WE STILL NEED TO TALK ABOUT ‘COMMUNITY’: THE CONTINUED CONTESTABILITY OF ADOPTING COMMUNITY IN CRIMINAL JUSTICE POLICY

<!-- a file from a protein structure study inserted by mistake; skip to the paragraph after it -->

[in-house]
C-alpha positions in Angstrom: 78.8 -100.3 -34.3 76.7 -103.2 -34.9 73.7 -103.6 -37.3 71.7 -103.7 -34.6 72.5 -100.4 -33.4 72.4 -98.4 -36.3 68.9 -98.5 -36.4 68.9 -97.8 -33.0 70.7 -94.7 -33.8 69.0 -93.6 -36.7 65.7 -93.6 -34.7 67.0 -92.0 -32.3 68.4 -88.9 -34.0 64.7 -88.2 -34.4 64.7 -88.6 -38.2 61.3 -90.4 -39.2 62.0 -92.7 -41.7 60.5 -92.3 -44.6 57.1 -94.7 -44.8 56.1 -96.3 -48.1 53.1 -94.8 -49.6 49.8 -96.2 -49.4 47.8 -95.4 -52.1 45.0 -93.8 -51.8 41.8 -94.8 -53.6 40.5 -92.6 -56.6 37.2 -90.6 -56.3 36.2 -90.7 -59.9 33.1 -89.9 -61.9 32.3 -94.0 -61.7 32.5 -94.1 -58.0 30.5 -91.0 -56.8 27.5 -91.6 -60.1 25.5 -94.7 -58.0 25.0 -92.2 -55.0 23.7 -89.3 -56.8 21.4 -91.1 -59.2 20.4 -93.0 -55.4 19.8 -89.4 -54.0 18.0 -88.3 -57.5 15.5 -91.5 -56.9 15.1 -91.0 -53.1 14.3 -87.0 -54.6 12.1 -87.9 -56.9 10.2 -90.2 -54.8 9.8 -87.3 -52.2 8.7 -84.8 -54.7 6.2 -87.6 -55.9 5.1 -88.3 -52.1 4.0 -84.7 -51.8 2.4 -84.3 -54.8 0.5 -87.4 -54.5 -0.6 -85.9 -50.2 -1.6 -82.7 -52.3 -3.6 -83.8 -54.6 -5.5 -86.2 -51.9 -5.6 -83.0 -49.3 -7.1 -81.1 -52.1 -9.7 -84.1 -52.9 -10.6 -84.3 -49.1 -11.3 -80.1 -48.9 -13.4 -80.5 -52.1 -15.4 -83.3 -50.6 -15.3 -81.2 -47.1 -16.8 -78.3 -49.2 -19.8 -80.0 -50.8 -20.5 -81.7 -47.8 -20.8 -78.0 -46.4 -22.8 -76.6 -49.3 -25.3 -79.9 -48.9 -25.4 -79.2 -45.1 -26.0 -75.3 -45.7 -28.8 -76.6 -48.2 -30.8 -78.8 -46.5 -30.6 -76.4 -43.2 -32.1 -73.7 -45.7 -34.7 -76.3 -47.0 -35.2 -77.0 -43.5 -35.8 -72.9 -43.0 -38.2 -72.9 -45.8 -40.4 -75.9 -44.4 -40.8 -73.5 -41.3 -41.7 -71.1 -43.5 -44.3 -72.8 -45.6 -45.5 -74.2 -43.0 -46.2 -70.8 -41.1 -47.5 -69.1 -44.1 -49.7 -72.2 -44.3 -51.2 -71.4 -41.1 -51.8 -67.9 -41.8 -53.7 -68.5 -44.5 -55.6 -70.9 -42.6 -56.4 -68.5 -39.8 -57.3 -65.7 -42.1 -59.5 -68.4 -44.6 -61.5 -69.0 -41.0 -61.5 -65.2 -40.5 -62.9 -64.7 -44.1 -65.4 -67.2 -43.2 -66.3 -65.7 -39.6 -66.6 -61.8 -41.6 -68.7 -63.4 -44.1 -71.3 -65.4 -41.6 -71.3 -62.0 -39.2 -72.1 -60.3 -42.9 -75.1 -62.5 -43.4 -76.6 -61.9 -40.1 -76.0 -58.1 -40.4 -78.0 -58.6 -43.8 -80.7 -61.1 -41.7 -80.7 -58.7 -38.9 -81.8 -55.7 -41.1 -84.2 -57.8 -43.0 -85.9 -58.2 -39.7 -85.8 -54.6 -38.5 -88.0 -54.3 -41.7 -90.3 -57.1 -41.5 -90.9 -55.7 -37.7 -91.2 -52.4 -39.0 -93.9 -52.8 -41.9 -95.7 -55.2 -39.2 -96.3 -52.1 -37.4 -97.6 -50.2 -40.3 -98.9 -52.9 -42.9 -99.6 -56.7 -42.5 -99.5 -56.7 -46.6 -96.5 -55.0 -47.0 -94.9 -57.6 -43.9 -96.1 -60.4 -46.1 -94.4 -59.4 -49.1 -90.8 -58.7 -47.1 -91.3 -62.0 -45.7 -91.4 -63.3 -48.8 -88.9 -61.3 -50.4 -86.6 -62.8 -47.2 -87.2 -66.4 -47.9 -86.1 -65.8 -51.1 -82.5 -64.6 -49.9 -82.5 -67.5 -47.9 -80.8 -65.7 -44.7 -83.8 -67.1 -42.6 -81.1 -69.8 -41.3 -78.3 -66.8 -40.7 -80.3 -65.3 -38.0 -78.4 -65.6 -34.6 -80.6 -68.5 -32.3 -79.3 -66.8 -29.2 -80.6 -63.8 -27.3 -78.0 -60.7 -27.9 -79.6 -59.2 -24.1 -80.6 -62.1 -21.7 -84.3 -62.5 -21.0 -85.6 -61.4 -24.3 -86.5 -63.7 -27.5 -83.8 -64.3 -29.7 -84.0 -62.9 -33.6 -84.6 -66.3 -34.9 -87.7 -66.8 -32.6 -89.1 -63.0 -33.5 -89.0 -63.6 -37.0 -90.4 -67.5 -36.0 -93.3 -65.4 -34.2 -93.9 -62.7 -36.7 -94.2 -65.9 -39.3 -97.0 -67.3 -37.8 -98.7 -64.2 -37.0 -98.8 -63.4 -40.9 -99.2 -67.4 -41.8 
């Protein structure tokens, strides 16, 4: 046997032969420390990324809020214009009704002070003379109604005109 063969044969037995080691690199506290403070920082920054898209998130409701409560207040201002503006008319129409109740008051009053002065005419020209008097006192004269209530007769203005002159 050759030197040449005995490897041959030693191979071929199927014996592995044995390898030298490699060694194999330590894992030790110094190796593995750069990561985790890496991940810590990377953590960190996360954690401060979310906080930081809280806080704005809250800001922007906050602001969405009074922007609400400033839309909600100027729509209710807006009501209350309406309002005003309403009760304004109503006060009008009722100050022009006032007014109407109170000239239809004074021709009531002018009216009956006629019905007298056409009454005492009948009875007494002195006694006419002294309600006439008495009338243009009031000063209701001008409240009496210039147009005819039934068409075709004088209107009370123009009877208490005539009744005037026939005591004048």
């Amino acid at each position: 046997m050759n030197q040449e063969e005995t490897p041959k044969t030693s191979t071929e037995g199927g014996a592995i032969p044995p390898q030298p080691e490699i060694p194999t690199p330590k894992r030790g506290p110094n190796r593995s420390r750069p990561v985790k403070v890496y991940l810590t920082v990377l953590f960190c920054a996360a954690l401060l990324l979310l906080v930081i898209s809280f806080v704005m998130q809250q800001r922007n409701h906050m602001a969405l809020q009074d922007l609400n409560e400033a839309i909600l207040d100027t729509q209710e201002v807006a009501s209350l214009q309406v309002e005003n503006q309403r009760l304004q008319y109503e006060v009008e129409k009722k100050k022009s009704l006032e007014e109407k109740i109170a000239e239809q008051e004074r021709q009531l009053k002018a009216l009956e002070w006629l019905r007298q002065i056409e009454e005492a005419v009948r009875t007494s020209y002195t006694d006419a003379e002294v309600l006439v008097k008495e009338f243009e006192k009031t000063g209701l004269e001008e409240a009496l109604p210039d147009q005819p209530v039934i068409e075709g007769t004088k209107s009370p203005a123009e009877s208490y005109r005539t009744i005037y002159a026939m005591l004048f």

Adopting ‘community’ in policy making reflects a desire to generate a sense of belonging through increased citizen engagement with the state, despite the continuing contestability of the term and diverse experiences of ‘community’ (Mair, 1995; Hughes and Rowe, 2007). Definitions of ‘community’ include positive associations with attachment to place, activities and people (Wilmott, 1987), and ‘belonging’ stemming from shared experiences of adversity (Shapland, 2008). Communitarian theorists examine the relationship between citizens and the state, alongside broader structural conditions which impact policy implementation (Etzioni, 1995; Jordan, 1998; Hopkins-Burke, 2014). Policies focusing on ‘community’ embrace social cohesion and social capital theory as theoretical frameworks, as found with community justice initiatives, which claim to have a transformative effect through reducing crime, and therefore improving the quality of life for residents (Donoghue, 2014; Ward 2014). This paper uses secondary analysis and qualitative research to examine experiences of community and crime in Middlesbrough, through the lens of Layder’s (2006) social domain theory. The findings reveal that differing accounts of community are affected by crime, anti-social behaviour and broader structural changes. It reiterates the need for policy makers to better understand how community is experienced, and to re-examine what is required for the effective implementation of policy.